Jira is a cost-effective project management application for software development teams. In this Jira review, we’ll show you whether it’s too specialized for your team or if the low price makes it worthwhile to wade through the lingo.
Jira — or Jira Software, if you ask Atlassian — was created as a software development management tool. That means it relies on the Agile technique for a lot of its language (which we’ll get to later) and many of its features. It also means that Jira won’t be very useful if you don’t run a software studio employing scrum and kanban.
Specialization, on the other hand, isn’t always a terrible thing, especially if you’re the object of that specialization. Jira has a lot of capabilities that will help IT and services firms keep track of their projects, and all of the Jira features are properly split out over four plans.
Jira’s No-Cost Plan
Jira’s free plan provides a full array of capabilities, unlike most project management tools. Paid plans come with some great bonuses, but Jira is free to use if all you want to do is keep track of your latest software project. It’s an excellent choice for small studios looking for an Agile-focused tool. It’s worth noting that the size of your firm matters, as this plan only allows for 10 users.
Scrum and Kanban boards, as well as roadmaps, are available to free users, allowing them to track work in general and during sprints. You also have a backlog, which allows you to keep track of issues before incorporating them into your scrum. You can also categorize scrum issues into several sorts, such as bug-tracking tasks.
Bug hunts are just one example of a duty that can be assigned to issues.
Because Jira is such a simple tool, that’s essentially all there is to task management. There are a few interesting extras, such as a time-tracking tool (under the “issues” button at the top of your dashboard) and some basic reporting options. When we tested Jira, we discovered that it worked well, but we missed the advanced views of monday.com or Wrike, which limited Jira’s utility.
Features of the Paid Plan
Small teams could go years without considering upgrading because the paid plans only add a few specific features and increase the number of allowed users. The Standard plan offers additional control over who can do what in Jira, as well as a security log that shows which team members accessed the program. In addition, instead of 2GB of file storage, you receive 250GB.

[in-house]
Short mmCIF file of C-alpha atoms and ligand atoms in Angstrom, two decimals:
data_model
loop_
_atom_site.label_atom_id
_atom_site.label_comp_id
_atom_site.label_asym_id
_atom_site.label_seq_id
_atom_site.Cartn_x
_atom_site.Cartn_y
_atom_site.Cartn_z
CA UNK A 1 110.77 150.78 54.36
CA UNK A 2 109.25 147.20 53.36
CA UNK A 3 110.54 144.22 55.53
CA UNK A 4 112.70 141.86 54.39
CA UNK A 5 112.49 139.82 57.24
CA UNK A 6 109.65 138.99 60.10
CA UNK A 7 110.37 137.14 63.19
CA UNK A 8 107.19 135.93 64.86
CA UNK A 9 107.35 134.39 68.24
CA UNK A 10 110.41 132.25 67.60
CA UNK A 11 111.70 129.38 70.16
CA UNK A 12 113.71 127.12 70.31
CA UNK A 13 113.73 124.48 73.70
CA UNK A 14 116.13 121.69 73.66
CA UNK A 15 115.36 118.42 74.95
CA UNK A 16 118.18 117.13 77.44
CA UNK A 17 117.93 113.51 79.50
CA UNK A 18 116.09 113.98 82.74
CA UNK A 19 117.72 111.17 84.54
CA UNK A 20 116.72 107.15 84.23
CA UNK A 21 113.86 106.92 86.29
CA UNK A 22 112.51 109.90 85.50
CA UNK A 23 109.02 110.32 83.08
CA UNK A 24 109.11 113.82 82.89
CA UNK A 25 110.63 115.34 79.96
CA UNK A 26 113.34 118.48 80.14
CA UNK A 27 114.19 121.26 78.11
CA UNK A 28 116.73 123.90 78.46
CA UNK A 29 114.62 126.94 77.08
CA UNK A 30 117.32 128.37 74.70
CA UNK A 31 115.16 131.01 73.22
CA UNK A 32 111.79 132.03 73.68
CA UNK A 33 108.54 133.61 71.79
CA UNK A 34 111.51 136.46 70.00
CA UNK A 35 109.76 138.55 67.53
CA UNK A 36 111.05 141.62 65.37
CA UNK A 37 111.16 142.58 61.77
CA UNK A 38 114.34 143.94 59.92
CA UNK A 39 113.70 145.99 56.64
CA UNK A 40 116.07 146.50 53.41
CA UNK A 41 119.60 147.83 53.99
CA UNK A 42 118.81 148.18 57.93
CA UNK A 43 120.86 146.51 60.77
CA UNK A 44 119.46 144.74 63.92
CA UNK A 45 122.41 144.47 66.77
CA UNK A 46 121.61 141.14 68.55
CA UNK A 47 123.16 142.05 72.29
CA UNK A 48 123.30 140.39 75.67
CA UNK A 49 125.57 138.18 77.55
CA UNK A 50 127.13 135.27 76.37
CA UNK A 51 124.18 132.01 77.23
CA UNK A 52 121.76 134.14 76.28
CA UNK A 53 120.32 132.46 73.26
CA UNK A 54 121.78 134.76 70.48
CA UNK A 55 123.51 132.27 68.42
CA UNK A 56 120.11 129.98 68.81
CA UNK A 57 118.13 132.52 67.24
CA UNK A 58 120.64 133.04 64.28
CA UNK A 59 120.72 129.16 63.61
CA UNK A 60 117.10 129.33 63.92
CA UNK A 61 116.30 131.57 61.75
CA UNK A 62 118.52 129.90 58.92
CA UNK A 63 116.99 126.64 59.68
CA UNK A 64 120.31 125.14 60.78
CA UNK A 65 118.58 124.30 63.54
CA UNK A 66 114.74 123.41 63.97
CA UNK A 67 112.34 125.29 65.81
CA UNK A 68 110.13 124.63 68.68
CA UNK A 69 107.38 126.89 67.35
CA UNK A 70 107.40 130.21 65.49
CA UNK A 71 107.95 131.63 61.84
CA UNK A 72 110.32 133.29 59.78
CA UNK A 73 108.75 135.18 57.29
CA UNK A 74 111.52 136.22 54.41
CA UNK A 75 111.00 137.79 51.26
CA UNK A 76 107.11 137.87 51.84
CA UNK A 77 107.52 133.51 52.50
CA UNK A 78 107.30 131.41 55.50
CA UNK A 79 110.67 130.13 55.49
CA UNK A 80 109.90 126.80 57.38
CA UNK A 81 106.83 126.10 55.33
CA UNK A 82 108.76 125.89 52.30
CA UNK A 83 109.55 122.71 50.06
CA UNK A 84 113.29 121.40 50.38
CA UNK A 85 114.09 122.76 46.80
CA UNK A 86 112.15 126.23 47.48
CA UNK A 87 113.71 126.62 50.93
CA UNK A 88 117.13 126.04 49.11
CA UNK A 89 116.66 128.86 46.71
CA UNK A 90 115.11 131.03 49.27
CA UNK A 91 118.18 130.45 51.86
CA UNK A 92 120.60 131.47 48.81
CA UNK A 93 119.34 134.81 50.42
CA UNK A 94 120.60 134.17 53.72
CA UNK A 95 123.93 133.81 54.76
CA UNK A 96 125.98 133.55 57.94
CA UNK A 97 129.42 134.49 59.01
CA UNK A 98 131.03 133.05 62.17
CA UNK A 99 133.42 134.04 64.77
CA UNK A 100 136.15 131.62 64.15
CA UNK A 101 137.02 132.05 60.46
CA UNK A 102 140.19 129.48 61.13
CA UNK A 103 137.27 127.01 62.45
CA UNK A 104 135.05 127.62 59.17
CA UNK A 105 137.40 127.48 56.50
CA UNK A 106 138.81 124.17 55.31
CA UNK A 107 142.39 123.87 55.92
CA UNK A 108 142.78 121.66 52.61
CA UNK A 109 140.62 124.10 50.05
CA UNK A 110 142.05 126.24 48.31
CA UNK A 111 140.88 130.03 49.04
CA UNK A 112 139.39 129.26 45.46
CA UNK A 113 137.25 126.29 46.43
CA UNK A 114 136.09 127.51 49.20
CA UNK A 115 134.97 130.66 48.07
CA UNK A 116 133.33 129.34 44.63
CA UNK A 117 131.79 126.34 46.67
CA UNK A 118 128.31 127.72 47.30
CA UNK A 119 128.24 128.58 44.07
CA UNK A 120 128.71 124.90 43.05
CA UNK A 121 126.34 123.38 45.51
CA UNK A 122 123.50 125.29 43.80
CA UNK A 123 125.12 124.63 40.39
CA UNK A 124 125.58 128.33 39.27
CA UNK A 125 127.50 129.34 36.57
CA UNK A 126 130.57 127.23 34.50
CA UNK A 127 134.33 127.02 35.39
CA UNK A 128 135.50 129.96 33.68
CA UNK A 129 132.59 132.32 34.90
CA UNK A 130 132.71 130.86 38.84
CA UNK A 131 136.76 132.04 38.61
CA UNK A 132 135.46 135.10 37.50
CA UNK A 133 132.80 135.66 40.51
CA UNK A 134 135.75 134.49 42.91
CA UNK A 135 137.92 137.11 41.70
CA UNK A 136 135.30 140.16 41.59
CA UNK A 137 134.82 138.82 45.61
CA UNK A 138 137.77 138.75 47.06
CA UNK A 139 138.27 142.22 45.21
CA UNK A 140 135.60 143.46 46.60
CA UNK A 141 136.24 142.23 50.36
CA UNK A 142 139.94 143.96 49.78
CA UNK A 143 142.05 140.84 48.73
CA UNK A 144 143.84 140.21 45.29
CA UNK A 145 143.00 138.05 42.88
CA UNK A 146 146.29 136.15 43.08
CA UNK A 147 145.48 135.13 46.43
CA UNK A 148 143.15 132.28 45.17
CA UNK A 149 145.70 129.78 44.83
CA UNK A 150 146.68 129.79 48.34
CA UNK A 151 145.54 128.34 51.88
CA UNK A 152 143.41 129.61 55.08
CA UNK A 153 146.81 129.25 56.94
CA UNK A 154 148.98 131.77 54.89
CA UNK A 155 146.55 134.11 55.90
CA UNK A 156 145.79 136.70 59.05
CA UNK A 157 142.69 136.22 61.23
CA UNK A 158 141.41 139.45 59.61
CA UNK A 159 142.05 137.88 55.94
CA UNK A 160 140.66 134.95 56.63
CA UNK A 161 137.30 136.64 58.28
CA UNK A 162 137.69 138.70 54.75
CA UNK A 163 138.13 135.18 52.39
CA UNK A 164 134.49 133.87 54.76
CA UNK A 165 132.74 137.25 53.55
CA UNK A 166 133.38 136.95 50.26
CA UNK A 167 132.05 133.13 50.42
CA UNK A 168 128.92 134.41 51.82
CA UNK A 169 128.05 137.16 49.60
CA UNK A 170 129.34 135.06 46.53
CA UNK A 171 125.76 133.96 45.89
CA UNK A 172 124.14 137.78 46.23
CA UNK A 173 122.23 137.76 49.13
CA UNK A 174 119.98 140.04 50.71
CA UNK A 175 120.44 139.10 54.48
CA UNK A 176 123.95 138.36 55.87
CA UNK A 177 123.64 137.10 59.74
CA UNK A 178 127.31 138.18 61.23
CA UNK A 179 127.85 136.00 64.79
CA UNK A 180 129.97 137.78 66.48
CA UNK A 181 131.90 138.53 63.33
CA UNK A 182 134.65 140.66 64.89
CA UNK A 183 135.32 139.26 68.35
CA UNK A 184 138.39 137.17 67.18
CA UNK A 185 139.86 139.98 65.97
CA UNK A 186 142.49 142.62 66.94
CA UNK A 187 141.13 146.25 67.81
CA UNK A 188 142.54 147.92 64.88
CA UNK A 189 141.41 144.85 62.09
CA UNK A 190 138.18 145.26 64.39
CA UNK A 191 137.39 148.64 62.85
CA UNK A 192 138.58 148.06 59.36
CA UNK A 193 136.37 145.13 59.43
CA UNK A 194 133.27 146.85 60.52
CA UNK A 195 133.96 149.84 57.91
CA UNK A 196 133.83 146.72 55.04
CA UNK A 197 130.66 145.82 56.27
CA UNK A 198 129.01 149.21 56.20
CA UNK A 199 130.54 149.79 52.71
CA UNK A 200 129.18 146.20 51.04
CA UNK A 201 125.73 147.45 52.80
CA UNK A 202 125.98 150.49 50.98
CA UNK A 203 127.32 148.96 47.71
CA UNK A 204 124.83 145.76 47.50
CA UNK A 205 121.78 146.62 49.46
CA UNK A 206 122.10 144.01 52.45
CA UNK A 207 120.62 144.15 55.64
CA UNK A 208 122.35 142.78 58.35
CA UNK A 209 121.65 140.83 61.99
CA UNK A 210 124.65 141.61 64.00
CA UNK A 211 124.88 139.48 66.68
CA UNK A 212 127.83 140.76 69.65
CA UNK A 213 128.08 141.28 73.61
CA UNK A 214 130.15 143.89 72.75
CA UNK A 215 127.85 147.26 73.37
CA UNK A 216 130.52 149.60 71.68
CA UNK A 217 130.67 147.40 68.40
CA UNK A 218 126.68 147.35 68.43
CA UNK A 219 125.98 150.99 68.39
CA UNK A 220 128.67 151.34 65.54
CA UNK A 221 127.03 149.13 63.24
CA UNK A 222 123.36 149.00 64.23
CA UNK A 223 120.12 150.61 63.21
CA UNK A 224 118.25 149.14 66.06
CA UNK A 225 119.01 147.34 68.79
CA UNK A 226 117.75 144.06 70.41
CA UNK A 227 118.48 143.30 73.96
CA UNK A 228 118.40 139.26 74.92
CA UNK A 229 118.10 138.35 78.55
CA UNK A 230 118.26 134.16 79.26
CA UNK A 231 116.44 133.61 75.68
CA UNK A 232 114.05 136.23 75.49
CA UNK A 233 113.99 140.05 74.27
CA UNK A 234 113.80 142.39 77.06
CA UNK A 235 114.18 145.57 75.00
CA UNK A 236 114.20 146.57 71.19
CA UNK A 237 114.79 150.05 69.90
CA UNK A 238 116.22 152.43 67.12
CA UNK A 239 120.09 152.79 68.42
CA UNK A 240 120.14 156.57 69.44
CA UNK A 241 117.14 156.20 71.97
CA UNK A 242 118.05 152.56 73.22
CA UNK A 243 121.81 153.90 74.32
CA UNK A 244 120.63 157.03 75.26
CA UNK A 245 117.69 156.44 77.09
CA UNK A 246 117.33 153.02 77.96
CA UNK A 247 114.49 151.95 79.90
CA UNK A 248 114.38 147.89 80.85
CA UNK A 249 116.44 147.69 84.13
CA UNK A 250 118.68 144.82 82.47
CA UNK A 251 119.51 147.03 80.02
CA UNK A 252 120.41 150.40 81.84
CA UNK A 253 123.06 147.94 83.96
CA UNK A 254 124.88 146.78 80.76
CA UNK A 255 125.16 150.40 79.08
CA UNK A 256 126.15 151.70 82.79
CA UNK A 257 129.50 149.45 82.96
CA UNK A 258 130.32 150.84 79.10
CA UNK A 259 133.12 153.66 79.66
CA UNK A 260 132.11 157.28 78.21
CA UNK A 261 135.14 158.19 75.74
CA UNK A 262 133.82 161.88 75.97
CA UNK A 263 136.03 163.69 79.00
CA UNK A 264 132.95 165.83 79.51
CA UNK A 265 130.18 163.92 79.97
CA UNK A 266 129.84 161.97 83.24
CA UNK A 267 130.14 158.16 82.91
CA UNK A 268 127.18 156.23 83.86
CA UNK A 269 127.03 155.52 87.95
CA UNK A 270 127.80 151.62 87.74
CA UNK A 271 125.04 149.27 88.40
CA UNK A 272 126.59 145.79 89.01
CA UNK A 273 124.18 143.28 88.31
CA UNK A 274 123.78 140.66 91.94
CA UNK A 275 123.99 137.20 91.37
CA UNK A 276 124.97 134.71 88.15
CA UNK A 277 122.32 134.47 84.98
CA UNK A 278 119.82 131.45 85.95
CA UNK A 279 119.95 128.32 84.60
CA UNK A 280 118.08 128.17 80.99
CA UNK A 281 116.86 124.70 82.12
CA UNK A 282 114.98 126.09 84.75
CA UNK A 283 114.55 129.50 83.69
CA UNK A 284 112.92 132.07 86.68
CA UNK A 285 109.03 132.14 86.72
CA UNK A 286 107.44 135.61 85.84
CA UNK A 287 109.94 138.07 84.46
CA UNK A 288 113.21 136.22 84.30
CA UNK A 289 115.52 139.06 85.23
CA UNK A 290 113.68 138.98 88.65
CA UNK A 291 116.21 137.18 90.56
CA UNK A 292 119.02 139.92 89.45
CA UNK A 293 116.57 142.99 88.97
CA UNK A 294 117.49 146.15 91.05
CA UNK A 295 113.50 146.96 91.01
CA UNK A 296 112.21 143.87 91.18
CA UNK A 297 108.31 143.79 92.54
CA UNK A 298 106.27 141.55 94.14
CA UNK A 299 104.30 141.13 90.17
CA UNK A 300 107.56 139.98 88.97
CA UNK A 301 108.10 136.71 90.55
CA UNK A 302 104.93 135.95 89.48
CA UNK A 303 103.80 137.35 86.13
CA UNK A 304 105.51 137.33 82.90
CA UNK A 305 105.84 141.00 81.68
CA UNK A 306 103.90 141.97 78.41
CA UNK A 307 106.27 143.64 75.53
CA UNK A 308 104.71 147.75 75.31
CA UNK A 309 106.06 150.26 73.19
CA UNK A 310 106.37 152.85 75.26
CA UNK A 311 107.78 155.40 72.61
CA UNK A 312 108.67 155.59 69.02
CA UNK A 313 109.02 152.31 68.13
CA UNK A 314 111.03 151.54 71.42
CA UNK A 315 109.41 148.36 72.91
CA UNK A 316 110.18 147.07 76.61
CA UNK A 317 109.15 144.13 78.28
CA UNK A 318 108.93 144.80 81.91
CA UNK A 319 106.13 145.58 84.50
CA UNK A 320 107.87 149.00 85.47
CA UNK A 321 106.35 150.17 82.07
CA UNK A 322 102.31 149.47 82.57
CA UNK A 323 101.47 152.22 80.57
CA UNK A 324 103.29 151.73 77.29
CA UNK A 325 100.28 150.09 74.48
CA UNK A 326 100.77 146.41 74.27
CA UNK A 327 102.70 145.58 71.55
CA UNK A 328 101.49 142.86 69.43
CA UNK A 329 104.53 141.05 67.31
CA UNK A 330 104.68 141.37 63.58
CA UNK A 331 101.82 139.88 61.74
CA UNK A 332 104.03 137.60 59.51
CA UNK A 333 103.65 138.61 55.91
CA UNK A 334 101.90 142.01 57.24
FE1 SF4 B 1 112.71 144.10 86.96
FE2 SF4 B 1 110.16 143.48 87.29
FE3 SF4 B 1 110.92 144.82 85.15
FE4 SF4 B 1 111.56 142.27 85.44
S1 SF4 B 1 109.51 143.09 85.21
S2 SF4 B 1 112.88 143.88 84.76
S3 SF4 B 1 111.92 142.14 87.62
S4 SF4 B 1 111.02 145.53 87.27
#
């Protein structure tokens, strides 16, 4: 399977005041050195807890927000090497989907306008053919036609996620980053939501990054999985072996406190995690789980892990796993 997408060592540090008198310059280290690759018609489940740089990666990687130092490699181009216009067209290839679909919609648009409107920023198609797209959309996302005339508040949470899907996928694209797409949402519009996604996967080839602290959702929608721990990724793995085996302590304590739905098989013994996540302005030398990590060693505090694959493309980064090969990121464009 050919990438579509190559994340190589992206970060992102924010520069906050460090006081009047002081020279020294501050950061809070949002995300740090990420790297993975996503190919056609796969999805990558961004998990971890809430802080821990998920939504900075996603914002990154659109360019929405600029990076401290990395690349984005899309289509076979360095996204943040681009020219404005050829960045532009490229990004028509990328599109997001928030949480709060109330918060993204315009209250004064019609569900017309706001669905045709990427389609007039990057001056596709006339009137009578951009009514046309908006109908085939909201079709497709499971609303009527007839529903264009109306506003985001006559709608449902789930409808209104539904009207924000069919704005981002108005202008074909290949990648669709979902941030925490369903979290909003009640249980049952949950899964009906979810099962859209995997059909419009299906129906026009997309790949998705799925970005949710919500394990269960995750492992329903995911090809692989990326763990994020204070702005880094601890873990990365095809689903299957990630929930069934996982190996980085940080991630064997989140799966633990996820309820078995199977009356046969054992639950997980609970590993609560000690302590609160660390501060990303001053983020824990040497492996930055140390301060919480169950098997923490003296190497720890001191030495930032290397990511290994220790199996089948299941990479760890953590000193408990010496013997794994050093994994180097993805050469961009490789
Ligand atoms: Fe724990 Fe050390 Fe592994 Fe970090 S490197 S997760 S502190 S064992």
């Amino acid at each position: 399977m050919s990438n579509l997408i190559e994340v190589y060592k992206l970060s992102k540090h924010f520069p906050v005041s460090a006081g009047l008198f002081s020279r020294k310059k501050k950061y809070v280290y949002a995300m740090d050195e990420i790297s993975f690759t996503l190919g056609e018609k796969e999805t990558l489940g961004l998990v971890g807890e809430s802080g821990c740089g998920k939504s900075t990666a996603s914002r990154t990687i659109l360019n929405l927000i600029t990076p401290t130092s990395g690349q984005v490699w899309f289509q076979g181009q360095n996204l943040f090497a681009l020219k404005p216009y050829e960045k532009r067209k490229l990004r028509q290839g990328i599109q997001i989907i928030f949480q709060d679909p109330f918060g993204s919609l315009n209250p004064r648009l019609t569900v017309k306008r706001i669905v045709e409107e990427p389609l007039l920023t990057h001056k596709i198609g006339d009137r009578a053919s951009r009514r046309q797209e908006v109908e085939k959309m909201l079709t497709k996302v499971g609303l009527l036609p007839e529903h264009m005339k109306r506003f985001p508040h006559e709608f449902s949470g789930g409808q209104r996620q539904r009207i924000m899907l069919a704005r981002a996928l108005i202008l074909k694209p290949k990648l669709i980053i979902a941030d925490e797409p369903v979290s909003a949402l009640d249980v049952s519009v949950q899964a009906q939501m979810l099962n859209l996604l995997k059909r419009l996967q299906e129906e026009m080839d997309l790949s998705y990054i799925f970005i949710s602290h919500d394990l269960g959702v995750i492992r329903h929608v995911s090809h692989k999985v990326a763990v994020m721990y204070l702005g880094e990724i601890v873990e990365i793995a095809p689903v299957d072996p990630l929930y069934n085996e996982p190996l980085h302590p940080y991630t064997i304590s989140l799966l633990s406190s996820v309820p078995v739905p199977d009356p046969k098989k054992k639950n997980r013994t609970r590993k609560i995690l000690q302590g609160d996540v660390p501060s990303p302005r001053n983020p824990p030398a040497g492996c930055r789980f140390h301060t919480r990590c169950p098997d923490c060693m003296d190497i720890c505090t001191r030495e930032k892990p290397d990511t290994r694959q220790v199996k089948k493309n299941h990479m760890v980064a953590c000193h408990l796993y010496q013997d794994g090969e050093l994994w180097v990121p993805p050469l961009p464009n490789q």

The Premium subscription adds IP allow listing and admin insights to the security feature, allowing you to know how productive employees are with Jira. You also get advanced roadmaps, which give you even more flexibility when it comes to setting long-term objectives, as well as unlimited file storage. Even the best cloud storage providers can’t match that.
The Enterprise plan comes with a variety of extras, such as advanced roadmaps.
The final tier, Enterprise, allows for even more high-level actions, the majority of which are security-related. This is similar to Asana’s Enterprise plan in terms of fine-tuning access control, except Jira also allows you to choose where your data is housed, which can be useful.
Overall, depending on the size and needs of your company, you may want to consider upgrading. In our “price” section below, we go over the advantages and disadvantages in greater detail. However, as with Basecamp, Jira upgrades are more about granting access to as many people as possible rather than adding new capabilities. We think it’s an excellent idea, especially since upgrading is quite inexpensive.
Integrations with Jira
Jira Software’s support for a large number of integrations is another major advantage. A large part of Jira’s strength comes from the number of plug-ins you can add, just like with its sibling, Trello (we talk more about how the two play together in our Jira vs Trello piece). However, you should be aware that some of them need payment.
The Atlassian Marketplace, which is your one-stop shop for all kinds of handy supplementary apps, has all kinds of third-party connectors. Gantt charts, supplementary views (charts and the like), a bug-tracking tool, and other task management tools are examples.
Jira’s pricing is generally low and transparent, though things can become a little strange for larger enterprises. This is owing to the arbitrary nature of the cost tiers for firms with more than a hundred employees, with the monthly plans in particular. We go into great detail about this in our Jira pricing article; in this review, we’ll only establish a baseline.
The upgrade to Premium costs an additional $7 per user per month, for a total of $14 per user per month, though buying annually can reduce it even lower. This tier consists primarily of high-end capabilities needed by project managers who are juggling several projects or those who work on complex software development. For such a high tier, this is a steal.
Jira’s decision to place these sophisticated tasks in Premium while leaving all other features in the free and Standard plans is admirable, and we wish more of its competitors did the same. For example, Asana includes some of its most useful features only in its most expensive plan (which costs $25), requiring you to pay a significant amount of money to gain access.
We would have loved to provide you with some pricing information for the Enterprise subscription, but the Jira sales staff never responded to our inquiry. Please let us know if you have a rough idea of what Atlassian charges for the Enterprise solution in the comments section below.
Beginners and veterans alike will find Jira to be incredibly user friendly. The interface is well-designed, and you can easily move from board to function to code. We particularly like its tutorials, which should get newcomers to project management — or to working with software teams — up and running in minutes.